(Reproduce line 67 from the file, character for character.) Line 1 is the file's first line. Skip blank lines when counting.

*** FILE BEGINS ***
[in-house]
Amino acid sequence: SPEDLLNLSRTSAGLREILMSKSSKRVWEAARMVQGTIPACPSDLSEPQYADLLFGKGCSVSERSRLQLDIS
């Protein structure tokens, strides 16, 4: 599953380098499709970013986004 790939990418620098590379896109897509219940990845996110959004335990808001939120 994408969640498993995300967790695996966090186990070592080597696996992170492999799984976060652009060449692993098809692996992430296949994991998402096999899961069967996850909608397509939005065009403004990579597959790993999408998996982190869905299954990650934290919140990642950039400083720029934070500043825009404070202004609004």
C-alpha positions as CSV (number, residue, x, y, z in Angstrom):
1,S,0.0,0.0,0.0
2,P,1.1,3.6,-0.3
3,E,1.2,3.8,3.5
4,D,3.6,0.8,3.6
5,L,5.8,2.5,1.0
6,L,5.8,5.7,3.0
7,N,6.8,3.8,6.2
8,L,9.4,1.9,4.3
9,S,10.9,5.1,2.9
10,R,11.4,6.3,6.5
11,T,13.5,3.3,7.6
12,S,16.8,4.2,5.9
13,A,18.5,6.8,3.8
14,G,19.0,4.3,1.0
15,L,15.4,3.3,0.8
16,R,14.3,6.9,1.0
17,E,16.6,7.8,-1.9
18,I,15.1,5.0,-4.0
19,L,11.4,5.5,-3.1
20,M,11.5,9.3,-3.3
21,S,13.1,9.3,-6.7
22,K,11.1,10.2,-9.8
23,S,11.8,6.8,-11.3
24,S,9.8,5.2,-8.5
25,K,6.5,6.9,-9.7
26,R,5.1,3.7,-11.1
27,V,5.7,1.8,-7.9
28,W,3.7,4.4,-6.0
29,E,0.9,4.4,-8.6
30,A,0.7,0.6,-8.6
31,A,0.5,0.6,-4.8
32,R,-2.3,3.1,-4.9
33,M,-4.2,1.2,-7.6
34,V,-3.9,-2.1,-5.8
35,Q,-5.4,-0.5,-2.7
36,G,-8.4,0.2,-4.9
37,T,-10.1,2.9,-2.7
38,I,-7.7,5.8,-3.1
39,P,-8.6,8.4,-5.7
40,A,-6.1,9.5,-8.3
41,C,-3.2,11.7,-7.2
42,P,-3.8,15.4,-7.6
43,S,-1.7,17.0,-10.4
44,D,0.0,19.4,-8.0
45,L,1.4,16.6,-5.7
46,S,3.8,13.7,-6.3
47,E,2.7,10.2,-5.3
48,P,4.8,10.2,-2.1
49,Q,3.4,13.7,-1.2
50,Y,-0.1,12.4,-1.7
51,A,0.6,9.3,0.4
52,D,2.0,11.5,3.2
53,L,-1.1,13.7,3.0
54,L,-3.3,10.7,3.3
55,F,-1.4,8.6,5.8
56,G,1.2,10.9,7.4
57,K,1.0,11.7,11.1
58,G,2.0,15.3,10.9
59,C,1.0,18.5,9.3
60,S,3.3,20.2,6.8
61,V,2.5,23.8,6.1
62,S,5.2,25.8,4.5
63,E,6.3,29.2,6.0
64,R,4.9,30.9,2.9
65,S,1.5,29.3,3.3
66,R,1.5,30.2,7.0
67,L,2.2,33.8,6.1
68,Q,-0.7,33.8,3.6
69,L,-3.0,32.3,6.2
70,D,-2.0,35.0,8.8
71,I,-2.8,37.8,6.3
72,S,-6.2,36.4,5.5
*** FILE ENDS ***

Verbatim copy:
63,E,6.3,29.2,6.0